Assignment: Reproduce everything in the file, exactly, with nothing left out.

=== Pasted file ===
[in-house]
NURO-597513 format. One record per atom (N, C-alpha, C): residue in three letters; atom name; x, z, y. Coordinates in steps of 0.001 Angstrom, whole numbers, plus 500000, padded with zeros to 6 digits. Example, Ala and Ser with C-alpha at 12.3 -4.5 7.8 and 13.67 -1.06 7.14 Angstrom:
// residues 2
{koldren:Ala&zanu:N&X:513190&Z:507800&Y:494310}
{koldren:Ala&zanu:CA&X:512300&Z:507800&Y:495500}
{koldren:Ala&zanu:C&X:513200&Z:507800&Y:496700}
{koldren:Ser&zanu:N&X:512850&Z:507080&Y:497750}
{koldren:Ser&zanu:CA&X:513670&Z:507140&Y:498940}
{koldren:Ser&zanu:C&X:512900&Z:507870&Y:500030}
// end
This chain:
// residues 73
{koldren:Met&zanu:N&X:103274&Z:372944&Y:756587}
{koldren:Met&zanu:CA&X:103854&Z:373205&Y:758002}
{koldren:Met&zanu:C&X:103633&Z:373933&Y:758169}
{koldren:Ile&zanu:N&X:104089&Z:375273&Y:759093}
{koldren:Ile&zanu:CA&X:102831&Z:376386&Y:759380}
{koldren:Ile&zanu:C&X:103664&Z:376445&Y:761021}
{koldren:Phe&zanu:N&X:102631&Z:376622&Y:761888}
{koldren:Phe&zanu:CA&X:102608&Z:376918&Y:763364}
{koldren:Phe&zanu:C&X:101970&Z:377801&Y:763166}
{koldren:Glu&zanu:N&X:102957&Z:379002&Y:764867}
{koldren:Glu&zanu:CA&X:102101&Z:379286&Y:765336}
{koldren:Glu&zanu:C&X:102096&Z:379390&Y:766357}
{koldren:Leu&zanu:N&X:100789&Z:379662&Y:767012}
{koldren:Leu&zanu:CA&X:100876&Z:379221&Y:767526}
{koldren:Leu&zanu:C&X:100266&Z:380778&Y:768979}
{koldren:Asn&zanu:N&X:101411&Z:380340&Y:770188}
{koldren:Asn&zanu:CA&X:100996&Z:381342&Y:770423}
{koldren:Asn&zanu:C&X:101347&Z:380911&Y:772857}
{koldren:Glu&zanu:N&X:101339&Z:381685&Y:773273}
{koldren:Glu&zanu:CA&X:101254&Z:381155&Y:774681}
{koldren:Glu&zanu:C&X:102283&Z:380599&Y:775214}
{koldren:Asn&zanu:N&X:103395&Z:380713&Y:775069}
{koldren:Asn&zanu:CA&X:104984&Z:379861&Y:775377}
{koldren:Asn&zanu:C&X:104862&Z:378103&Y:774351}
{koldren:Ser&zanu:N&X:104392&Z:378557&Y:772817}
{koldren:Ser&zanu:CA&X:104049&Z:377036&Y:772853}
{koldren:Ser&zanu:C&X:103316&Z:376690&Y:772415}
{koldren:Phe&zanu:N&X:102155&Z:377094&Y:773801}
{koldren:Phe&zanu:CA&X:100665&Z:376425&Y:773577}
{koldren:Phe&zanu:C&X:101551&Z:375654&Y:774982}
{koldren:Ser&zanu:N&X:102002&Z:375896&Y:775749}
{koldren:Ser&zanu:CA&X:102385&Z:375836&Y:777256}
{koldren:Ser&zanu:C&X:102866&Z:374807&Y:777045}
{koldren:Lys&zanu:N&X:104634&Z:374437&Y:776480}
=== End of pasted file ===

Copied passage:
[in-house]
NURO-597513 format. One record per atom (N, C-alpha, C): residue in three letters; atom name; x, z, y. Coordinates in steps of 0.001 Angstrom, whole numbers, plus 500000, padded with zeros to 6 digits. Example, Ala and Ser with C-alpha at 12.3 -4.5 7.8 and 13.67 -1.06 7.14 Angstrom:
// residues 2
{koldren:Ala&zanu:N&X:513190&Z:507800&Y:494310}
{koldren:Ala&zanu:CA&X:512300&Z:507800&Y:495500}
{koldren:Ala&zanu:C&X:513200&Z:507800&Y:496700}
{koldren:Ser&zanu:N&X:512850&Z:507080&Y:497750}
{koldren:Ser&zanu:CA&X:513670&Z:507140&Y:498940}
{koldren:Ser&zanu:C&X:512900&Z:507870&Y:500030}
// end
This chain:
// residues 73
{koldren:Met&zanu:N&X:103274&Z:372944&Y:756587}
{koldren:Met&zanu:CA&X:103854&Z:373205&Y:758002}
{koldren:Met&zanu:C&X:103633&Z:373933&Y:758169}
{koldren:Ile&zanu:N&X:104089&Z:375273&Y:759093}
{koldren:Ile&zanu:CA&X:102831&Z:376386&Y:759380}
{koldren:Ile&zanu:C&X:103664&Z:376445&Y:761021}
{koldren:Phe&zanu:N&X:102631&Z:376622&Y:761888}
{koldren:Phe&zanu:CA&X:102608&Z:376918&Y:763364}
{koldren:Phe&zanu:C&X:101970&Z:377801&Y:763166}
{koldren:Glu&zanu:N&X:102957&Z:379002&Y:764867}
{koldren:Glu&zanu:CA&X:102101&Z:379286&Y:765336}
{koldren:Glu&zanu:C&X:102096&Z:379390&Y:766357}
{koldren:Leu&zanu:N&X:100789&Z:379662&Y:767012}
{koldren:Leu&zanu:CA&X:100876&Z:379221&Y:767526}
{koldren:Leu&zanu:C&X:100266&Z:380778&Y:768979}
{koldren:Asn&zanu:N&X:101411&Z:380340&Y:770188}
{koldren:Asn&zanu:CA&X:100996&Z:381342&Y:770423}
{koldren:Asn&zanu:C&X:101347&Z:380911&Y:772857}
{koldren:Glu&zanu:N&X:101339&Z:381685&Y:773273}
{koldren:Glu&zanu:CA&X:101254&Z:381155&Y:774681}
{koldren:Glu&zanu:C&X:102283&Z:380599&Y:775214}
{koldren:Asn&zanu:N&X:103395&Z:380713&Y:775069}
{koldren:Asn&zanu:CA&X:104984&Z:379861&Y:775377}
{koldren:Asn&zanu:C&X:104862&Z:378103&Y:774351}
{koldren:Ser&zanu:N&X:104392&Z:378557&Y:772817}
{koldren:Ser&zanu:CA&X:104049&Z:377036&Y:772853}
{koldren:Ser&zanu:C&X:103316&Z:376690&Y:772415}
{koldren:Phe&zanu:N&X:102155&Z:377094&Y:773801}
{koldren:Phe&zanu:CA&X:100665&Z:376425&Y:773577}
{koldren:Phe&zanu:C&X:101551&Z:375654&Y:774982}
{koldren:Ser&zanu:N&X:102002&Z:375896&Y:775749}
{koldren:Ser&zanu:CA&X:102385&Z:375836&Y:777256}
{koldren:Ser&zanu:C&X:102866&Z:374807&Y:777045}
{koldren:Lys&zanu:N&X:104634&Z:374437&Y:776480}